Listen to the morse code adaptation of "In Distress"
In 1926, David Wagoner was born in Massillon, Ohio. He is the author of numerous poetry collections, including Good Morning and Good Night (University of Illinois Press, 2005); The House of Song (2002); Traveling Light: Collected and New Poems (1999); Walt Whitman Bathing (1996); Through the Forest: New and Selected Poems (1987); First Light (1983); Landfall (1981); and In Broken Country (1979).
His Collected Poems, 1956-1976 was nominated for the National Book Award in 1977. His collection Who Shall Be the Sun? (1978) is a collection of poems based on the folklore, legends, and myths of indigenous peoples of the Northwest Coast and Plateau regions. Other collections of poetry include Sleeping in the Woods (1974); Riverbed (1972); New and Selected Poems (1969); Staying Alive (1966); The Nesting Ground (1963); A Place to Stand (1958); and Dry Sun, Dry Wind (1953).
Wagoner is also the author of ten novels, including The Escape Artist (1965), which was adapted into a movie by Francis Ford Coppola. He is also the editor of Straw for the Fire: From the Notebooks of Theodore Roethke, 1943-63 (1972).
|Selected entirely from the International
Code of Signals, U.S. edition, published
by the U.S. Naval Oceanographic Office.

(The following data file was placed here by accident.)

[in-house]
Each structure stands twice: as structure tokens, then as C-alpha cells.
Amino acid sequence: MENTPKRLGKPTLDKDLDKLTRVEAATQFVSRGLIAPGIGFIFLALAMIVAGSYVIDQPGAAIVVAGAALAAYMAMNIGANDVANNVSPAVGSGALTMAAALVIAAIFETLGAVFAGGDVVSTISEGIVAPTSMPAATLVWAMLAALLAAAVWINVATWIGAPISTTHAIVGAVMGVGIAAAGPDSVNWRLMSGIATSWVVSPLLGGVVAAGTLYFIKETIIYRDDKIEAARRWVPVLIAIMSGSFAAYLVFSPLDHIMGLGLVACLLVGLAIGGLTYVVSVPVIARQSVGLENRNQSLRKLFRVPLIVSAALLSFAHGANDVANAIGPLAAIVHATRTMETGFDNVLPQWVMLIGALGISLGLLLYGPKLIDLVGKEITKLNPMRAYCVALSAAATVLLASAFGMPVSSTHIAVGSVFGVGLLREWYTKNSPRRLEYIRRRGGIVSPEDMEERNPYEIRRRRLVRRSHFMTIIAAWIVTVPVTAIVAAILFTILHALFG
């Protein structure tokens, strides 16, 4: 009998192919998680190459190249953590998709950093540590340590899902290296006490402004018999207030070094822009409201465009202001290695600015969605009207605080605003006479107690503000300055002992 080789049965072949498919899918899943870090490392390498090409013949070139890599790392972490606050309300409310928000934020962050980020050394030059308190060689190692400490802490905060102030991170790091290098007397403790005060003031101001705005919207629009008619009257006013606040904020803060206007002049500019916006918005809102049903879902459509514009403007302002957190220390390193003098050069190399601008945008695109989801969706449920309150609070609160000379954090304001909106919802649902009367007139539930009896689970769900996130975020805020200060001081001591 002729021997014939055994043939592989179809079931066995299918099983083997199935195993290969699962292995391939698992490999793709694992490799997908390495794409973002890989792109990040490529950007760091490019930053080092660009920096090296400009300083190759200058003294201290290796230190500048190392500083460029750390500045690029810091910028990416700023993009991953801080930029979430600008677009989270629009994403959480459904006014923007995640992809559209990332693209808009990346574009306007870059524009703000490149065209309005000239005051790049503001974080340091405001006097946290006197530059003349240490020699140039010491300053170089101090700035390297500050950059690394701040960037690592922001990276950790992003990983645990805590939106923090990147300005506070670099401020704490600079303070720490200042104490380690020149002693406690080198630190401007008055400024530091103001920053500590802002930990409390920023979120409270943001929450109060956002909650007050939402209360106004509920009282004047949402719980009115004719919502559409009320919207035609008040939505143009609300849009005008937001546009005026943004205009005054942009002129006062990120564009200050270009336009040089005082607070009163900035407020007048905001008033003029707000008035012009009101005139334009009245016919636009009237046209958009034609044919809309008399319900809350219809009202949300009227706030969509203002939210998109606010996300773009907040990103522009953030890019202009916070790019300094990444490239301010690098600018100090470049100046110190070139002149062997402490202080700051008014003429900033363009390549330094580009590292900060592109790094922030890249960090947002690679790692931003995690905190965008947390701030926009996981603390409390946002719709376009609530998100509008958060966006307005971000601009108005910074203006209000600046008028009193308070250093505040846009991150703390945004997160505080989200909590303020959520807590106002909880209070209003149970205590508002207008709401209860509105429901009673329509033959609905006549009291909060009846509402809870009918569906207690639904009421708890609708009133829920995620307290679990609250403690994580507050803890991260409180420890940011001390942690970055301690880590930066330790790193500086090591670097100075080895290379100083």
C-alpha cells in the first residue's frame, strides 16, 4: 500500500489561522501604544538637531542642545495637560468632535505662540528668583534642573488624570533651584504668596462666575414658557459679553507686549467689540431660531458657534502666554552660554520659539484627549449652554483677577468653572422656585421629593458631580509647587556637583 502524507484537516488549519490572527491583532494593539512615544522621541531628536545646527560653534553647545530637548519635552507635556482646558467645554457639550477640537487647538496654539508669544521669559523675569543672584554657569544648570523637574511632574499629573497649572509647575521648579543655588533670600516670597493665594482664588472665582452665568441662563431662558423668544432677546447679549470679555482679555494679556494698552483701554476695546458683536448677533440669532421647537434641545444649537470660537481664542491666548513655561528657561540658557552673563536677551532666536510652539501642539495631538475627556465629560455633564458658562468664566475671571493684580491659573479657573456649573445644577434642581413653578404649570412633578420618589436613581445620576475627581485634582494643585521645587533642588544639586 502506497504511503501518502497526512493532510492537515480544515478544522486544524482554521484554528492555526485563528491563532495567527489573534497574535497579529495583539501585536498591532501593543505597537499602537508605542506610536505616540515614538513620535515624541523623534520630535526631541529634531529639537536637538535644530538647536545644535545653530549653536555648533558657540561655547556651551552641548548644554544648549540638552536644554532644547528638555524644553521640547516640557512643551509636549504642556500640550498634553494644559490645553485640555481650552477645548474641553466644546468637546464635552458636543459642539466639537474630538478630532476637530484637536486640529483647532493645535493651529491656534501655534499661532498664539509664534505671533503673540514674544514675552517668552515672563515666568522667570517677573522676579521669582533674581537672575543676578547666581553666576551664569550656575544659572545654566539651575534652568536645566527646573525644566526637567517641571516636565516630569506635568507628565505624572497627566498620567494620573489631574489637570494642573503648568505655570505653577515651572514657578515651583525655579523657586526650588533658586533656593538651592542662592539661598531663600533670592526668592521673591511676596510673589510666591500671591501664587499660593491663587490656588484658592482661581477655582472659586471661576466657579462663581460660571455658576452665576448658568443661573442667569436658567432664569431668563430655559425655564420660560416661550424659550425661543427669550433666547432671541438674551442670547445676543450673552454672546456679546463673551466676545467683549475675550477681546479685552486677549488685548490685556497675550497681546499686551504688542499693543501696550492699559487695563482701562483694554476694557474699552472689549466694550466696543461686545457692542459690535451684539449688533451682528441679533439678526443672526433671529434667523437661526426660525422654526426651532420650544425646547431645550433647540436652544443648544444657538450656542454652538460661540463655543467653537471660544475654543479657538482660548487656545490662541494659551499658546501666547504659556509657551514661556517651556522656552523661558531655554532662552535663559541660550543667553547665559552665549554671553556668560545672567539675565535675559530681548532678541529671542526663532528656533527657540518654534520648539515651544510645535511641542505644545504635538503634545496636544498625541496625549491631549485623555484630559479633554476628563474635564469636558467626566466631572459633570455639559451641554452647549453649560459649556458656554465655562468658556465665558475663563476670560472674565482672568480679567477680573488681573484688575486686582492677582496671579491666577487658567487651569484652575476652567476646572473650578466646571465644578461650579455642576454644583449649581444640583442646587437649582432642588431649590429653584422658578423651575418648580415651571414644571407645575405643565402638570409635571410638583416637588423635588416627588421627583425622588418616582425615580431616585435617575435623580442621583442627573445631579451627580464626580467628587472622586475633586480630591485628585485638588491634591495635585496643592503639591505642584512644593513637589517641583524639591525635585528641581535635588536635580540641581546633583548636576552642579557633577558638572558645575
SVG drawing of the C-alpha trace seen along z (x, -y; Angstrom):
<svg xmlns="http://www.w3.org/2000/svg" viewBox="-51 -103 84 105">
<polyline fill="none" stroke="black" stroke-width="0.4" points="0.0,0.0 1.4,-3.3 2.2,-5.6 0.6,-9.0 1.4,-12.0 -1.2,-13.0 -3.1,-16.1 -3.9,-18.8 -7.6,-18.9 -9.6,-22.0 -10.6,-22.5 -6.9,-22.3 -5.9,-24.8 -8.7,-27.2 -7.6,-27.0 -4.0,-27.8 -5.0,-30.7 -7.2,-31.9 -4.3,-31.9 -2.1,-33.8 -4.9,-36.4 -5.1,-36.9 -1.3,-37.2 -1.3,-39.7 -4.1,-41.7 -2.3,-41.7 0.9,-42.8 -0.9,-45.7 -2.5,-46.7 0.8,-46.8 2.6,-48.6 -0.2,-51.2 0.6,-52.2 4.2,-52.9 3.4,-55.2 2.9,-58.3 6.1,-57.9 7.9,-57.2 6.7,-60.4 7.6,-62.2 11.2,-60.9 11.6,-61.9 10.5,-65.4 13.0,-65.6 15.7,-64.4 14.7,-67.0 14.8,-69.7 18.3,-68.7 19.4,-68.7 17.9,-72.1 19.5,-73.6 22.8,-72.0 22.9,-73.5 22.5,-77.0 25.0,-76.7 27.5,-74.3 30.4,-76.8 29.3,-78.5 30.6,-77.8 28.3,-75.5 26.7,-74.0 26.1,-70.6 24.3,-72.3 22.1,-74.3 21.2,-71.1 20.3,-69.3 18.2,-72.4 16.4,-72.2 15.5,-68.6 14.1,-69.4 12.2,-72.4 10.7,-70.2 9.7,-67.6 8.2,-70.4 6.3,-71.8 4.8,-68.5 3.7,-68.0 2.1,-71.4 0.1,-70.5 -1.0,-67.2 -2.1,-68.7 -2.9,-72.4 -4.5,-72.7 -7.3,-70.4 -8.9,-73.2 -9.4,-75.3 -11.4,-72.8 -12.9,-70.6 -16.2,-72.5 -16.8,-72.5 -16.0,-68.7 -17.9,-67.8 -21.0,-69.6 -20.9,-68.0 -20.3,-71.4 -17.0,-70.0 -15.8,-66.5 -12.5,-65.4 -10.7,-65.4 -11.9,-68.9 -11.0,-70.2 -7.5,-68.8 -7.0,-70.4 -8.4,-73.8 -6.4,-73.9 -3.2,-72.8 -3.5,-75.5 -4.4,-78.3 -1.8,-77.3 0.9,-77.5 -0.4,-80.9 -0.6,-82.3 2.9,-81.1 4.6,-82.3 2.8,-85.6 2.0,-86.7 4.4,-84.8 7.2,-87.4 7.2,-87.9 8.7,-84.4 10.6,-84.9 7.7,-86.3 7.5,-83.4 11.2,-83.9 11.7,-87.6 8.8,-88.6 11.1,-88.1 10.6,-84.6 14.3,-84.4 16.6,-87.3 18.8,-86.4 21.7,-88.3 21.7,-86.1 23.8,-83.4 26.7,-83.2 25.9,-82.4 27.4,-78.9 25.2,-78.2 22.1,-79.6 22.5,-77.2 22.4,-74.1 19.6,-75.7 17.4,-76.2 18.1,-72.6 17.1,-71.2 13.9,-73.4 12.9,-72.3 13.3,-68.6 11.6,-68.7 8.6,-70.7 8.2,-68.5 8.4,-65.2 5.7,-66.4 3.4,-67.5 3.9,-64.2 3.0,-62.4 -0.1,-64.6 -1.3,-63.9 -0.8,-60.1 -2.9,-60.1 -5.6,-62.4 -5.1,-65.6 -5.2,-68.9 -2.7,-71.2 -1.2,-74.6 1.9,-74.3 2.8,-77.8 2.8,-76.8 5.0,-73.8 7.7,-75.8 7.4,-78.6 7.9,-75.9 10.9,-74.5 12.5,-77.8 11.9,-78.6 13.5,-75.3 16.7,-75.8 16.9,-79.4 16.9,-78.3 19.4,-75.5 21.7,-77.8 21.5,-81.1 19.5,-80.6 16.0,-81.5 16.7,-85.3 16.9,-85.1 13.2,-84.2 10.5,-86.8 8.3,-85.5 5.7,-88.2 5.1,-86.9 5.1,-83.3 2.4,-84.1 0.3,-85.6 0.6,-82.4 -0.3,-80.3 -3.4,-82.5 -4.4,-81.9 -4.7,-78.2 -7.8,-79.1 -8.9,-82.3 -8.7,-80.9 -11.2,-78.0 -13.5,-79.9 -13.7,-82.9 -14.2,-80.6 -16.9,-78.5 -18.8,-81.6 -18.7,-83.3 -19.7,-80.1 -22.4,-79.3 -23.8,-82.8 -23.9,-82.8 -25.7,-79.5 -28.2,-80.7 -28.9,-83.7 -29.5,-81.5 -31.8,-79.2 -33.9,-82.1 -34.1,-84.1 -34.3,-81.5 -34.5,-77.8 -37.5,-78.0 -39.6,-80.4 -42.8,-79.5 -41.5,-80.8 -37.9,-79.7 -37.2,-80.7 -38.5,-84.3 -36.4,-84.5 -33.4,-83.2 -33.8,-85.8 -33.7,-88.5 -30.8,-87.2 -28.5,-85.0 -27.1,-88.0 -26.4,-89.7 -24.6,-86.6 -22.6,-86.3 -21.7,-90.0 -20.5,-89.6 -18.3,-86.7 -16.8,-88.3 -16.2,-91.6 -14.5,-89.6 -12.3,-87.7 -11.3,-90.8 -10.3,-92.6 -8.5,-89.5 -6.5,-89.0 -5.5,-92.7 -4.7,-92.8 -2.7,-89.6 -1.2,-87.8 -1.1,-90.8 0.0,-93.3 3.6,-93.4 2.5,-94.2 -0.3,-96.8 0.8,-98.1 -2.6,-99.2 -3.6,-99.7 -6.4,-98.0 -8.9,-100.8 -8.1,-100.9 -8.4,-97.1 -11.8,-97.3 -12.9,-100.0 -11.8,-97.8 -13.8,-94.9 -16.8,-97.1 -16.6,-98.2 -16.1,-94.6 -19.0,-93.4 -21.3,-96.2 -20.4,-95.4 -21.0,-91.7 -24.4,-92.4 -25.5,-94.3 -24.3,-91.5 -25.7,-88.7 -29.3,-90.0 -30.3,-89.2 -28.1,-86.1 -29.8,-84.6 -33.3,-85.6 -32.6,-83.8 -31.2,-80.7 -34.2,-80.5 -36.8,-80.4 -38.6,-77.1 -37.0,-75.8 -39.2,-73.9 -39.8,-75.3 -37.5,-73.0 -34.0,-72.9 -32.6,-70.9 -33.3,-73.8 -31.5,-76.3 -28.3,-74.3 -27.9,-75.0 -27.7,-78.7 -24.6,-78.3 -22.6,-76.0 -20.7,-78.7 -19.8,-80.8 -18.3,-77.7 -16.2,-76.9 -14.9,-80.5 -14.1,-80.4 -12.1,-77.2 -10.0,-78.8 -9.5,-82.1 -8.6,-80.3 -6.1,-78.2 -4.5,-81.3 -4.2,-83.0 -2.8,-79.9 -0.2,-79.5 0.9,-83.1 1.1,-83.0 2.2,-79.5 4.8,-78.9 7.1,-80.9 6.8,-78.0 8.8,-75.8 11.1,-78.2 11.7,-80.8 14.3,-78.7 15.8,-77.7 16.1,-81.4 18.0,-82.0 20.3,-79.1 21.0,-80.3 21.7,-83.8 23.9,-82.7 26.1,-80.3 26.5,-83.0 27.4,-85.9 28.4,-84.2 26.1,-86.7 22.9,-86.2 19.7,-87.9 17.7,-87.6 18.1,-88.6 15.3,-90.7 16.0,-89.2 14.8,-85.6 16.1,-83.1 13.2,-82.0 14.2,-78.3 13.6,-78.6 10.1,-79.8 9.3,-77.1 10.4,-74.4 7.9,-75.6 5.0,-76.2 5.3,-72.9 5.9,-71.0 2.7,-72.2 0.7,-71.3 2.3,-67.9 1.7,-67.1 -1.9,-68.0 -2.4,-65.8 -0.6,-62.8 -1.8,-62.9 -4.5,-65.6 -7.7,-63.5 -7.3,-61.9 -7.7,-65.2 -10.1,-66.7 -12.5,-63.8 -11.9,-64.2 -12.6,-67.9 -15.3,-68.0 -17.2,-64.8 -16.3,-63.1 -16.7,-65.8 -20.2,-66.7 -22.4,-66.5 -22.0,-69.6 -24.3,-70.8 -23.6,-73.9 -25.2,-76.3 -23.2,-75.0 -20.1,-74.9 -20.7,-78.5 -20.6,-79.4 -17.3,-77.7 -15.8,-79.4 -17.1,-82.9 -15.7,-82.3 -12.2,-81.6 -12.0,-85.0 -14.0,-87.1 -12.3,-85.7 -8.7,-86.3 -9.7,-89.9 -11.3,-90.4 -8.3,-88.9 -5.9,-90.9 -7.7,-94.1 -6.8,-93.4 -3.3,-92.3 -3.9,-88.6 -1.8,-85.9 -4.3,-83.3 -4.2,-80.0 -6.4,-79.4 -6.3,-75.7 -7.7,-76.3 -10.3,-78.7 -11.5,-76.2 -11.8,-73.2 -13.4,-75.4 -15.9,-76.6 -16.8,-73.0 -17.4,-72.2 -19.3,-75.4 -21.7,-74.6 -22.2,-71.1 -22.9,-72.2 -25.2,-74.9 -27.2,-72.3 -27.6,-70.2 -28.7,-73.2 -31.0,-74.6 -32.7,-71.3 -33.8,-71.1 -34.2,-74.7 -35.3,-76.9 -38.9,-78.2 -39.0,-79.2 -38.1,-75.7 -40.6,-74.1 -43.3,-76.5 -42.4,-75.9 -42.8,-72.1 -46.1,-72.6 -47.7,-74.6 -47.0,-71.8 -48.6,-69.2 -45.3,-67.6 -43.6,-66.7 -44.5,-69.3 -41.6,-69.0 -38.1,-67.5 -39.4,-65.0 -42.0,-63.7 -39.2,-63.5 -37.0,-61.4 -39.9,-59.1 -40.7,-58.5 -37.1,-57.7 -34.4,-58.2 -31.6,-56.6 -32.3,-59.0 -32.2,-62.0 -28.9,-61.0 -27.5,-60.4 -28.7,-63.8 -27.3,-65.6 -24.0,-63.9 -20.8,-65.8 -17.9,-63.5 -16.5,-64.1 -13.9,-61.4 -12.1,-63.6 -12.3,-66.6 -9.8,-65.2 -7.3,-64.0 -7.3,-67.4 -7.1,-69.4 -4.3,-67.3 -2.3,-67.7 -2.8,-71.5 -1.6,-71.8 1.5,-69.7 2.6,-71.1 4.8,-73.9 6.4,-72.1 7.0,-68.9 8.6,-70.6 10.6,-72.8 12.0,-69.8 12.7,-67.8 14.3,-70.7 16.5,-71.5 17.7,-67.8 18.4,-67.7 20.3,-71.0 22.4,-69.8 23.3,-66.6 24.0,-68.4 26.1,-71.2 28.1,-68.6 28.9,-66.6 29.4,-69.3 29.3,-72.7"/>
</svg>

I am abandoning my vessel Which has suffered a nuclear accident And is a possible source of radiation danger. You should abandon your vessel as quicly as possible. Your vessel will have to be abandoned I shall abandon my vessel Unless you remain beside me, Ready to assist. I have had a serious nuclear accident And you should approach with caution. The position of the accident is marked by flame. The position of the accident is marked by wreckage. I need a doctor. I have severe burns. I need a doctor. I have radiation casualties. I require a helicopter urgently, with a doctor. The number of injured or dead is not yet known. Your aircraft should endeavor to alight Where a flag is waved or a light is shown. Shall I train my searchlight nearly vertical On a cloud intermittently and, if I see your aircraft, Deflect the beam upwind and on the water To facilitate your landing? I do not see any light. You may alight on my deck; I am ready to receive you foreward. You may alight on my deck; I am ready to receive you amidship. You may alight on my deck; I am ready to receive you aft. I am entering a zone of reduced visibility. Visibility is decreasing. You should come within visual signal distance. I require immediate assistance; I have a dangerous list. I require immediate assistance; I have damaged steering gear. I require immediate assistance; I have a serious disturbance on board. I require immediate assistance; I am on fire. What assistance do you require? Can you proceed without assistance? Boats cannot be used because of weather conditions. Boats cannot be used on the starboard side because of list. Boats cannot be used on the port side because of list. Boats cannot be used to disembark people. Boats cannot be used to get alongside. Boats cannot be used to reach you. I cannot send a boat. I require immediate assistance; I am drifting. I am breaking adrift. I have broken adrift. I am sinking. Did you see the vessel sink? Is it confirmed that the vessel has sunk? What is the depth of water where the vessel sank? Where did the vessel sink? I have lost sight of you. My position is marked by flame. My position is marked by wreckage. Are you in the search area? I am in the search area. Are you continuing to search? Do you want me to continue to search? I cannot continue to search. I cannot save my vessel. Keep as close as possible. I wish some persons taken off. A skeleton crew will remain on board. You should give immediate assistance to pick up survivors. You should try to obtain from survivors all possible information. I cannot take off persons. There are indications of an intense depression forming. The wind is expected to veer. You should take appropriate precautions. A phenomenal wave is expected. I cannot proceed to the rescue. I will keep close to you during the night. Nothing can be done until daylight. From Landfall: Poems, David Wagoner. Copyright © 1980, 1981 David Wagoner.